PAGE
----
What is Mild Cognitive Impairment?

Mild Cognitive Impairment (MCI) was a term coined by Dr. Ron Peterson of the Mayo Clinic to refer to memory impairment which is less than dementia, but not quite normal.

  • Dementia is defined as having two areas of impairment which affects daily living.
  • People with Mild Cognitive Impairment may be able to function quite well in normal daily living but they have enough damage to their brain that they do not function the same as they had before.

For example, people with MCI might be able to balance a checkbook, but would have trouble remembering 10 new words after a ten-minute pause (see the memory test in this Hub). Someone with dementia might not remember any of them, but a person with MCI might remember only 3 or 4. If he or she were given some instruction on memory techniques, they might do better, but still would not be up to their age group in ability.

MCI Memory Test

One easy test for the early warning signs is the MIC 10 item objective recall test. The idea for the test is taken for Gary Small's and Gigi Vorgan's excellent book, The Alzheimer's Prevention Program. Here is how to take the test:

  1. Set a timer for 1 minute.
  2. Memorize the list of ten words for that minute.
  3. Set the timer for 10 minutes and do something else. Surf the web, fold your laundry, or do a few sit-ups.
  4. When the timer goes off, get a paper and pencil and write down as many of the words as you can recall without looking back at the list.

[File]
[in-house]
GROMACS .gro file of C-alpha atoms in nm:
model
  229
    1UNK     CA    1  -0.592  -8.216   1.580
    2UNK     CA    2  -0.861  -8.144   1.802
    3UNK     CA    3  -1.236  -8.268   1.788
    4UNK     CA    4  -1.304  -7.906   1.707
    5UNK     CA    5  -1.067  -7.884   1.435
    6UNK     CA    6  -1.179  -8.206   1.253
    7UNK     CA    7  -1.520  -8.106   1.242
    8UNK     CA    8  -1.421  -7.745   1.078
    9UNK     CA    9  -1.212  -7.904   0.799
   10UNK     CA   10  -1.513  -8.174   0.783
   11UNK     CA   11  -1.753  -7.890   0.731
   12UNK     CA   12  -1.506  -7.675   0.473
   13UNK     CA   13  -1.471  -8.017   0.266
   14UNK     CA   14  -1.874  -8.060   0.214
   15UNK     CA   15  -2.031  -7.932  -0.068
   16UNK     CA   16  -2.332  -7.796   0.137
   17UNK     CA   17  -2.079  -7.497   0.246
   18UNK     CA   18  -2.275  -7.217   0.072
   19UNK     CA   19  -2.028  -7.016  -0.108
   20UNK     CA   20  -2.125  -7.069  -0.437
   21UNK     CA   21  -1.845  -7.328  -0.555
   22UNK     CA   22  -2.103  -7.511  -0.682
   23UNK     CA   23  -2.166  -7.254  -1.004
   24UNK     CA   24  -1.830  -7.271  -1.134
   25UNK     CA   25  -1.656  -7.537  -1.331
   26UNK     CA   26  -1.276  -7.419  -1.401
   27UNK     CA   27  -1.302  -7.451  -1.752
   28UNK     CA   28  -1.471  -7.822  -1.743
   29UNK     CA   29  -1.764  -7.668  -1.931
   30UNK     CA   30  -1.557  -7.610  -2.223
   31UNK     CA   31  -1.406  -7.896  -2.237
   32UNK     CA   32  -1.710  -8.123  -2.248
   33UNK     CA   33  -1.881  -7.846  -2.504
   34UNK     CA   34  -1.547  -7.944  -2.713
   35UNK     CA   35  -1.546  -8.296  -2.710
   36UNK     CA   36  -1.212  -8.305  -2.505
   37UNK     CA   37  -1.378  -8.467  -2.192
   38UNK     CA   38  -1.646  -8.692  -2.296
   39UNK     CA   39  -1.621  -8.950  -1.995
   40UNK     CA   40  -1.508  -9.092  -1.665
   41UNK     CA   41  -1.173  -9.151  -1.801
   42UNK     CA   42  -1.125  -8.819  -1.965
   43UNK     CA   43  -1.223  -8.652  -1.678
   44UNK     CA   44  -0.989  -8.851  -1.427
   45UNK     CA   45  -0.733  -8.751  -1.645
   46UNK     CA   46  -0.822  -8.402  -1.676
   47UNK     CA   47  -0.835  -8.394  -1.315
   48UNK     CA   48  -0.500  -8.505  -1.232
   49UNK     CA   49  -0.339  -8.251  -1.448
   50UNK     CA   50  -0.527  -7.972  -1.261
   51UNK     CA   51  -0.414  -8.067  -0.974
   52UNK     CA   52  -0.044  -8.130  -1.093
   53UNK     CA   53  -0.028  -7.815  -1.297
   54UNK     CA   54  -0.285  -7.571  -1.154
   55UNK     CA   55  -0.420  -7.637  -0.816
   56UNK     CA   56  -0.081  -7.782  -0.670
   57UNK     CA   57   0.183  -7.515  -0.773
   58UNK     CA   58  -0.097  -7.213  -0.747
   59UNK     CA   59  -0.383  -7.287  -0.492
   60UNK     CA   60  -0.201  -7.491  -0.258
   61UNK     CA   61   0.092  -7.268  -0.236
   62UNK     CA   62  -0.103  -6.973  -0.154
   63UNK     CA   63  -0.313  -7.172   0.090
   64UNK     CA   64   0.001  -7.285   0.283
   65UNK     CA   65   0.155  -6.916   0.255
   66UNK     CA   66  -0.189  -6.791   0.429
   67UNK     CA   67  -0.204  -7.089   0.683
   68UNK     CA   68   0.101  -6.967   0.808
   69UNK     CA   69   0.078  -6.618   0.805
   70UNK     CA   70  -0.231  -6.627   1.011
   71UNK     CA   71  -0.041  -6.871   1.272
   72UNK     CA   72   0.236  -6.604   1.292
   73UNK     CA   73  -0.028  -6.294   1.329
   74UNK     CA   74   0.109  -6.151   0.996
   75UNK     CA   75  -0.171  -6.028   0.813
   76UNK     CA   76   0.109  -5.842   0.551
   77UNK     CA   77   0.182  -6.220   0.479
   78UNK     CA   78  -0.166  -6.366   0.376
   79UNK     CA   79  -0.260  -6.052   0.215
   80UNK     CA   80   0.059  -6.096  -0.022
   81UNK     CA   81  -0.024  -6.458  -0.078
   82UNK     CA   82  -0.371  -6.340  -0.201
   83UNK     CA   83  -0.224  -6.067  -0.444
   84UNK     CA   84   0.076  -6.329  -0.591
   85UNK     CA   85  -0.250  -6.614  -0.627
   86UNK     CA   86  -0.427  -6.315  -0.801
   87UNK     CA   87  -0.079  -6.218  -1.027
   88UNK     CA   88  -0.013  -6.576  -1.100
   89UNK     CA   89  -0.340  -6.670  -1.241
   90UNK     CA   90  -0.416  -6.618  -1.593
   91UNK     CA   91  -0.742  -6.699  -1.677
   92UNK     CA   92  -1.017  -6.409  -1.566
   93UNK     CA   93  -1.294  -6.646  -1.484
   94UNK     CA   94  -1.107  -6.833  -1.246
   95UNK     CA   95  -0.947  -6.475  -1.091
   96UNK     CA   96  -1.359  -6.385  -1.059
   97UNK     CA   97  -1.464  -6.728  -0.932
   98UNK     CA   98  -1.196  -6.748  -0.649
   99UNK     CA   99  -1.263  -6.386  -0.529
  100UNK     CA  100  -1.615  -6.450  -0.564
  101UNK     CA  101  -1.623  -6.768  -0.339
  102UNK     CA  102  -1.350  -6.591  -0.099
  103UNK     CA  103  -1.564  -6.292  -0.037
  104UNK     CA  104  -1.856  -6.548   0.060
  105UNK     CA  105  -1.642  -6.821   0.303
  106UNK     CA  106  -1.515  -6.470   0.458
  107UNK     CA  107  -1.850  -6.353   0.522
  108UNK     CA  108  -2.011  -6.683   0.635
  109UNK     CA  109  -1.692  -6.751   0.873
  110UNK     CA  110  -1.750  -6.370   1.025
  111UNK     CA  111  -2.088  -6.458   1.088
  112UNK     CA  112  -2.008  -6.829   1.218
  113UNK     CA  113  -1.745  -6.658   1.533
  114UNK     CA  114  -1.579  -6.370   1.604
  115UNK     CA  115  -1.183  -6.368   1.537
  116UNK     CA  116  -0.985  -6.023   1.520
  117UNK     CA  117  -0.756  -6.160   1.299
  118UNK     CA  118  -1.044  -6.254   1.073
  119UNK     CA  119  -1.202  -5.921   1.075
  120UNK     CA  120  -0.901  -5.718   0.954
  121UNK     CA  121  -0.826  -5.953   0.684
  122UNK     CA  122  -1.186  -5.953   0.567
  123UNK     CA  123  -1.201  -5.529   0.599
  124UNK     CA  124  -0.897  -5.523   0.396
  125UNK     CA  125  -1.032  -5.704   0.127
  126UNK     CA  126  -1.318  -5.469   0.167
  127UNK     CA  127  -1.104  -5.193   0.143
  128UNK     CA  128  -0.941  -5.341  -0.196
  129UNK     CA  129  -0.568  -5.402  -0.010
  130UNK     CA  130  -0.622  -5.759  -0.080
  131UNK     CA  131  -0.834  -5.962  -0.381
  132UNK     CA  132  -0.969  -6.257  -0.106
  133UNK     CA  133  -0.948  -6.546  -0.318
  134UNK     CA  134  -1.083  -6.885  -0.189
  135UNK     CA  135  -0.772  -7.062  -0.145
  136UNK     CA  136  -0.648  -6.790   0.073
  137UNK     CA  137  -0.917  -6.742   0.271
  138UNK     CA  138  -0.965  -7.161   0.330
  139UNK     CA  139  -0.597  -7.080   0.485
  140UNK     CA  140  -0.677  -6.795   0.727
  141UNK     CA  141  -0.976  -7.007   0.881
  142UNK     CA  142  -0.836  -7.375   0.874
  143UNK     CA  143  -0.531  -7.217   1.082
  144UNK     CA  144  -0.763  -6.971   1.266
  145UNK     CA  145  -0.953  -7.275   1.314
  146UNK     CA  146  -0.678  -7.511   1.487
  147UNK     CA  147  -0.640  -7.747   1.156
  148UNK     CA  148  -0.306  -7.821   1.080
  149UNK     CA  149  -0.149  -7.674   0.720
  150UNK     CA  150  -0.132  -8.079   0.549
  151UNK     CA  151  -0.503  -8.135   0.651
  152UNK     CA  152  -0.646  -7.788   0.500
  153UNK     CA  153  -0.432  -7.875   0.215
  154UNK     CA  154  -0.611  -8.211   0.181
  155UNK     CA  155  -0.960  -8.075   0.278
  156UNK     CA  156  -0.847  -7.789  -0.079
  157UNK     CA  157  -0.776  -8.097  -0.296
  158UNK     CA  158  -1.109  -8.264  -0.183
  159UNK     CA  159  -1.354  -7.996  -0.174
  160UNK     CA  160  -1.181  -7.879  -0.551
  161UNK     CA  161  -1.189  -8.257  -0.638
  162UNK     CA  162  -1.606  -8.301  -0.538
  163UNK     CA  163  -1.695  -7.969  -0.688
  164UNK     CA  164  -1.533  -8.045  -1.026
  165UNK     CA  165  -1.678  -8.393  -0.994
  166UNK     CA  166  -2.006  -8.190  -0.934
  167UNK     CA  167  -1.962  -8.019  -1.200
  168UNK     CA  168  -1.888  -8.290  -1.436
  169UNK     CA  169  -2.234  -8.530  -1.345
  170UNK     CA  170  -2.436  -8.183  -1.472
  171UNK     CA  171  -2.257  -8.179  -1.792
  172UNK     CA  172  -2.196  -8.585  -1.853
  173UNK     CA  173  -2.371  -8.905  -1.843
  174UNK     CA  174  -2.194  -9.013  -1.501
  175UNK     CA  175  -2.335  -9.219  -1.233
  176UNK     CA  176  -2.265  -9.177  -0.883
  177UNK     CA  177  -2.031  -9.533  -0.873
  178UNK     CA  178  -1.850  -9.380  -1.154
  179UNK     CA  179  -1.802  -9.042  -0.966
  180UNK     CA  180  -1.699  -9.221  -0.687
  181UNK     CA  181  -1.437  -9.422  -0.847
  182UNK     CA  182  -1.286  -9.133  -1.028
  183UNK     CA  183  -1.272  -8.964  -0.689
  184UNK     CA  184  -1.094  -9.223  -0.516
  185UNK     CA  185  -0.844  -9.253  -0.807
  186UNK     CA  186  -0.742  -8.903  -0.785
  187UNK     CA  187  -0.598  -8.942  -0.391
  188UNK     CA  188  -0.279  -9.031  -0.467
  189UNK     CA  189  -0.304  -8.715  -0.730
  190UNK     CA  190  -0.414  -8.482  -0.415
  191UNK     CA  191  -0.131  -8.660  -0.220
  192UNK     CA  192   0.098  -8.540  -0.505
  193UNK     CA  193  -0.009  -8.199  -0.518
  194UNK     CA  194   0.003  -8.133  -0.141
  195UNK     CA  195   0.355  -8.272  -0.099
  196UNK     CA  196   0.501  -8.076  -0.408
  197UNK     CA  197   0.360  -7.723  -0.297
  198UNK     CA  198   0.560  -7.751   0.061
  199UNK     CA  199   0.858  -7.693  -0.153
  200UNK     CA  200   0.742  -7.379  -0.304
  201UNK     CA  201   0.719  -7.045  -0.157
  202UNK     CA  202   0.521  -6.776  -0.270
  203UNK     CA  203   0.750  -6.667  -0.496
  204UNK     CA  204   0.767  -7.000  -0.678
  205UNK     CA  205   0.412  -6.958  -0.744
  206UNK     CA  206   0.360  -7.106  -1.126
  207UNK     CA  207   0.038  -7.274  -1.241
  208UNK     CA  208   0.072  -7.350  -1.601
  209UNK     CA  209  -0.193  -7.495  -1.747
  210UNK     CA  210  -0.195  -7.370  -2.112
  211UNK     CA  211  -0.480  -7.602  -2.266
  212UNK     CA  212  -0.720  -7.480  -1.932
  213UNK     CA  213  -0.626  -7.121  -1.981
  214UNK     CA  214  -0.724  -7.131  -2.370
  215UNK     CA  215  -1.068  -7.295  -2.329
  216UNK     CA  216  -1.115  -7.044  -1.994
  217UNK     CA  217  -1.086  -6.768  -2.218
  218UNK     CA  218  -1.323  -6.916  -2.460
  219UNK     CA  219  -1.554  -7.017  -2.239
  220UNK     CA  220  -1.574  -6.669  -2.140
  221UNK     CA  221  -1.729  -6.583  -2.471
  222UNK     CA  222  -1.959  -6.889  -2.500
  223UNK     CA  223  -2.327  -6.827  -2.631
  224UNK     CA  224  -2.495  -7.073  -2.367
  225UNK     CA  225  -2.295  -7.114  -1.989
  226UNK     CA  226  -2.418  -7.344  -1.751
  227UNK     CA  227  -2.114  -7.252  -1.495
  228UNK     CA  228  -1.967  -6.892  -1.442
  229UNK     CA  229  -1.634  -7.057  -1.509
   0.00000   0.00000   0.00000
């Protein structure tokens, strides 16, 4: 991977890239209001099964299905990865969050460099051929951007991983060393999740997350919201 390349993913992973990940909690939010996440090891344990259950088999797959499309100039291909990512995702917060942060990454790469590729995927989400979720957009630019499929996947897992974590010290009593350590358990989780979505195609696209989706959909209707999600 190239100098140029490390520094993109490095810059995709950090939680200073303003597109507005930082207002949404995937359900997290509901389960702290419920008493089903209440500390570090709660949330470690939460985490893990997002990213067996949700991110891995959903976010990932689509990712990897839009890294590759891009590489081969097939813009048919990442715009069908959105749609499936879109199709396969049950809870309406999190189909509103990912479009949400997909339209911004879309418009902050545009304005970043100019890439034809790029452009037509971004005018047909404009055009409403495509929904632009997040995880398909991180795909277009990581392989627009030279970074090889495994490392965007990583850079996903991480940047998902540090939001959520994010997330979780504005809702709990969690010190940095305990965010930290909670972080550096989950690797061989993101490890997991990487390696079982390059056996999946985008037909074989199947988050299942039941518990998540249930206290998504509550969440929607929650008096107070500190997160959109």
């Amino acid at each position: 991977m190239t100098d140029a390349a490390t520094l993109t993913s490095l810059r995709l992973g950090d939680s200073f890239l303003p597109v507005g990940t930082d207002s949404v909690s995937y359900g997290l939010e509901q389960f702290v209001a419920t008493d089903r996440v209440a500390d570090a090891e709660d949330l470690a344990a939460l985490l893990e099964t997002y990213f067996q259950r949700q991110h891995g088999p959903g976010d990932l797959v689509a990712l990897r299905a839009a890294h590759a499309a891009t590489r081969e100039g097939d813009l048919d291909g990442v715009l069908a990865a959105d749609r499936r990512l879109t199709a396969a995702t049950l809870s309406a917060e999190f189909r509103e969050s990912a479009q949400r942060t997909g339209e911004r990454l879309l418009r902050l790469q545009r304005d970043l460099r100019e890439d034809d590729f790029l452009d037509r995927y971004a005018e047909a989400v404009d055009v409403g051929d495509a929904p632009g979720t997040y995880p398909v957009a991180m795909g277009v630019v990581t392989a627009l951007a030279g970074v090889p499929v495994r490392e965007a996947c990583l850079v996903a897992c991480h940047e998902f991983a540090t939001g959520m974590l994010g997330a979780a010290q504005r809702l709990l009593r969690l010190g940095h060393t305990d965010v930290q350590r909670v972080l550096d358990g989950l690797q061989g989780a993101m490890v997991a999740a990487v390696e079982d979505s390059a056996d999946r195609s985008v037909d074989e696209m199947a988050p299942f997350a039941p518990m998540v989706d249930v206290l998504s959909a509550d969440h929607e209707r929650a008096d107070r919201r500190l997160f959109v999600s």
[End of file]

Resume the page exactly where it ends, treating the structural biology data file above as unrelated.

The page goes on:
Scoring:

  • 5 or more, your memory is probably in the normal range
  • 0-4: You may want to get a further assessment to see if you show signs of Mild Cognitive Impairment. You might also want to consider adopting some of the strategies to prevent Alzheimer's.

Memory Assessment for Alzheimer's

tulip
 
 
concrete
 
 
bird bath
 
 
cell phone
 
 
tennis shoe
 
 
coffee
 
 
flag
 
 
walker
 
 
mercy
 
 
dishwasher
 
 
 
 
 
My in-laws in Middle stage Alzheimers.  Like many people, we did recognize the warning signs of Alzheimer's in them before they had significant dementia.
My in-laws in Middle stage Alzheimers. Like many people, we did recognize the warning signs of Alzheimer's in them before they had significant dementia. | Source

How to Treat MCI Without Drugs

Diagnosing early warning signs means you can make lifestyle changes to prevent or delay the onset of severe symptoms. Here are the most important suggestions, which will improve anyone's memory and health:

1. Exercise: include aerobic, strength and balance exercises. Do at least 30 minutes of exercise every day and supplement this with changing your daily habits to:

  • take the stairs rather than the elevator
  • parking further out so you walk more
  • include gardening, housework and other chores in your daily activities to make sure you move rather than sit all day.
  • walk the dog

2. Eat Healthy Foods and Keep at the Correct Weight

  • eat lean meats
  • eat plenty of vegetables and fruits of different colors
  • eat whole grains

3. Strengthen your Memory Skills

  • learn memory strategies
  • take a class to learn a new skill
  • play games which involve thinking
  • surf the web to learn something new
  • learn a new language
  • do word puzzles

4. Reduce Your Stress

  • make sure you get enough sleep
  • take time away from work and media and relax
  • take breaks away from the computer to interact with someone in person
  • take a time management class to learn to manage your goals and set priorities
  • talk out your concerns with friends, family or a therapist if you need one
  • write out your thoughts and concerns in a journal

5. Socialize: People who have an active social network are less likely to have Alzheimer's than those who spend most of their time alone. So seek out opportunities to spend time with people you already know and to make new friends: